Under the heading of salvation, it is important at this point to touch on baptism. Although it may seem inconsistent to digress into what may be considered an "ordinance" or "sacrament" of the church after indulging in the metaphysical realities of being "in Christ" and being revealed as a son of God, it is necessary since so many of the early church fathers equated our regeneration with the act of immersion. The actual issue of baptismal regeneration, however, we will only touch on at the end. Instead, we will first investigate the apostolic practice, including what was considered valid and the development of baptismal theology in the early church.
Baptism is perhaps the most universal of all Christian ordinances. It is considered the "portal" into the Christian church by many branches of Christianity. The early church fathers put a tremendous amount of emphasis on baptism, which sparked a significant amount of debate. Other than the controversies regarding the deity of Christ, the debates and controversies that raged over baptism and rebaptism stand out as the most intense theological debates of the third and fourth centuries. Some of the questions that are still asked today are
a) Did the early church baptize infants?
b) Does baptism wash away "original sin"?
c) Is an individual regenerated (ie. "born-again") at baptism?
In the beginning of all of the gospels, we find how baptism was the central facet of John the Baptistís ministry. In Judaism, ritual washing was already a practice, particularly with the Essenes and many ascetic groups, but Johnís baptism is distinguished as a "baptism unto repentance" (Mark 1:4; Luke 3:3; Acts 19:4). In this respect John represents the personification of all of the prophets thus far. The highest moral teaching of Judaism can be seen in the prophets in their emphasis of the heart attitude that God seeks, rather than ritual observances (See Amos 5:21-23). Yet even during Johnís ministry, there was already a foreshadowing that the pattern of water baptism served as a type for the spiritual baptism that would be introduced by the Messiah. John says in Matthewís gospel that he baptized with water, but he that comes after me shall "baptize you with fire and the Holy Spirit". For this reason, we should always keep before us the truth that the water has no "magical" properties about it, nor can it be considered an end itself.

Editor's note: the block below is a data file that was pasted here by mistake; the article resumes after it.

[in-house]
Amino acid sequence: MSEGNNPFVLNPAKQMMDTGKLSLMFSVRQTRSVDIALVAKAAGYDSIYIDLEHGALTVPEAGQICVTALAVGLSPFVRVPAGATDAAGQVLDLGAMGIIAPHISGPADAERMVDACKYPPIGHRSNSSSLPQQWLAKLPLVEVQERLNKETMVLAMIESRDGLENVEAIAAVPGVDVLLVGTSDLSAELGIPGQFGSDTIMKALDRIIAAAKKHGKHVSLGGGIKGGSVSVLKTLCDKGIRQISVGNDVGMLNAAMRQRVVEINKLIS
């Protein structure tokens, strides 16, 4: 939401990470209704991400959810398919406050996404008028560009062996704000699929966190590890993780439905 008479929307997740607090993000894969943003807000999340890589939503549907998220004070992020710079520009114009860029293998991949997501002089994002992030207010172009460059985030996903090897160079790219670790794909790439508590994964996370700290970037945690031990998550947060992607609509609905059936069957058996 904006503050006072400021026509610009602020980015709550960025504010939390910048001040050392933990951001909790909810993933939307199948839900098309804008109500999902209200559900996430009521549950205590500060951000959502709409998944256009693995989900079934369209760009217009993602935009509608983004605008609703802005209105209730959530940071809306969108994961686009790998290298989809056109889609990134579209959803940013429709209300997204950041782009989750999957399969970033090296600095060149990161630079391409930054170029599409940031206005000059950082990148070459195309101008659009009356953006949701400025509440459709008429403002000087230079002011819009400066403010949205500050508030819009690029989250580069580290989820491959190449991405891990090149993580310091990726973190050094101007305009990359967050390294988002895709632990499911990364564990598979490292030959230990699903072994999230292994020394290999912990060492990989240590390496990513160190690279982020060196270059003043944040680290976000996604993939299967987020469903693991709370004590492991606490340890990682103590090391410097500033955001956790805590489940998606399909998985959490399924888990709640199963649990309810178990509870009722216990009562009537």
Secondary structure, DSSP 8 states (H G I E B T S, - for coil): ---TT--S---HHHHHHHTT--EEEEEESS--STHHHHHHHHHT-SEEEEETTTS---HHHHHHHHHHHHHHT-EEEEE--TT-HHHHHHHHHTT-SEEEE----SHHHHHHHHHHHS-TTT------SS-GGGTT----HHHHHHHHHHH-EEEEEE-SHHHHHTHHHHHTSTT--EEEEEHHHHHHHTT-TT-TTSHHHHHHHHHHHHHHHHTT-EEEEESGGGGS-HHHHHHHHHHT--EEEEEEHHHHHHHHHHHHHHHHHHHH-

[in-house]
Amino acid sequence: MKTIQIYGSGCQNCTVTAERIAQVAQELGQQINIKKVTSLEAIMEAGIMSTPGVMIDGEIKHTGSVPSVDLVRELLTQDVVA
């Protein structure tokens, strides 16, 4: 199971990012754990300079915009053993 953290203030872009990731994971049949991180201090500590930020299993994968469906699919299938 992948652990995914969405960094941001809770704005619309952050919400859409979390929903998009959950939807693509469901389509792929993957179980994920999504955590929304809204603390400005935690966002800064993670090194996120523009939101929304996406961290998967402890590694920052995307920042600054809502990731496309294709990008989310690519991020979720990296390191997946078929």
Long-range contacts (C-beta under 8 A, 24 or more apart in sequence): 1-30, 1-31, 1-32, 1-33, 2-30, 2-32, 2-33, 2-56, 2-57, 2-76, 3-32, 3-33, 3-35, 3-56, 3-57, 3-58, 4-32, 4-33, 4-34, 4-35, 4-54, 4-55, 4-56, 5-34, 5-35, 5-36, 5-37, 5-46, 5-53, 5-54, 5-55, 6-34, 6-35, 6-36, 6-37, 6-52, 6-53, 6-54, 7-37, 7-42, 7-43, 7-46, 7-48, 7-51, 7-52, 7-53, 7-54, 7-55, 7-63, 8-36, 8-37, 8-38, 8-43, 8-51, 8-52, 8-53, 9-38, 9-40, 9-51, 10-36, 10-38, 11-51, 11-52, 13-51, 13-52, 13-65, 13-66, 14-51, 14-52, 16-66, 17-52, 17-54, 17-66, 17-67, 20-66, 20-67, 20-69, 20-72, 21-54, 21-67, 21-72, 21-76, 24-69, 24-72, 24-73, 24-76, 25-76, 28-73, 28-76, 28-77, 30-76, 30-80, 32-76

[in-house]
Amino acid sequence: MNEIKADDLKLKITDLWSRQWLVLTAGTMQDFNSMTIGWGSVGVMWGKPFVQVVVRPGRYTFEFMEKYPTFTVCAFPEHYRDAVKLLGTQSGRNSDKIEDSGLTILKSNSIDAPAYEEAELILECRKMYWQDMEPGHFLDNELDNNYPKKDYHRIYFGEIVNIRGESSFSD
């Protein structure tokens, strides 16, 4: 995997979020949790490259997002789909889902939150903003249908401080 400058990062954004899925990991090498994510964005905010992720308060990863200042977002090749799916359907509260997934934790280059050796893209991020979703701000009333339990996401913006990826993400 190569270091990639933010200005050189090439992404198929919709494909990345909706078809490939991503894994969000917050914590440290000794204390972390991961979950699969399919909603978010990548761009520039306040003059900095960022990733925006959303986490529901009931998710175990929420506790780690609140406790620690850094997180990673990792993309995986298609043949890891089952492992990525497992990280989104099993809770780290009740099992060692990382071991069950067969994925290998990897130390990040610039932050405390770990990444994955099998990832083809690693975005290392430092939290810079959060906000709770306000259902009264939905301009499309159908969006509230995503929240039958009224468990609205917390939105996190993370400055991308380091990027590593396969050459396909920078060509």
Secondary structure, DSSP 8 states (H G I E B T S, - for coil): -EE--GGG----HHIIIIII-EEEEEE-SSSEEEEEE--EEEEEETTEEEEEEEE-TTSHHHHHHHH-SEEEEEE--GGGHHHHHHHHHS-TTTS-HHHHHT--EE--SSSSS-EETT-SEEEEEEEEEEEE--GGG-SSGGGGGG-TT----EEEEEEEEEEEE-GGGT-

It is a common practice among orthodox, Roman Catholic, as well as several Protestant bodies (ie. Lutheran, Covenant, etc.) to baptize individuals when they are infants. The practice is frequently justified on the grounds that, under the Mosaic economy of salvation, God's covenant was extended to even infants through circumcision, which was to be performed on the eighth day after birth. The covenant of circumcision is said to be a type or foreshadowing of baptism, which serves a similar function under the New Covenant. This reasoning appears in the church documents Apostolic Constitutions (ca. 4th Century)
"Do not delay to turn to the Lord, for thou knowest not what the day will bring forth." Do you also baptize your infants, and bring them up in the nurture and admonition of the Lord. For He says "Suffer the little children to come unto me, and forbid them not." (VII:457)
as well as Cyprian (V:353)
-For this reason we think that no one should be hindered from obtaining the grace under the law that was already ordained, and that spiritual circumcision ought not be hindered... and nobody is hindered from baptism and grace- how much more should we not hinder an infant, who being lately born, has not sinned, except in being born after the flesh in the nature of Adam.
Furthermore, the waters of baptism were thought by many to have a "medicinal" property, and that the water itself was effectual in affecting a rebirth of the spirit of an individual, and they would be regenerated in the act of baptism itself.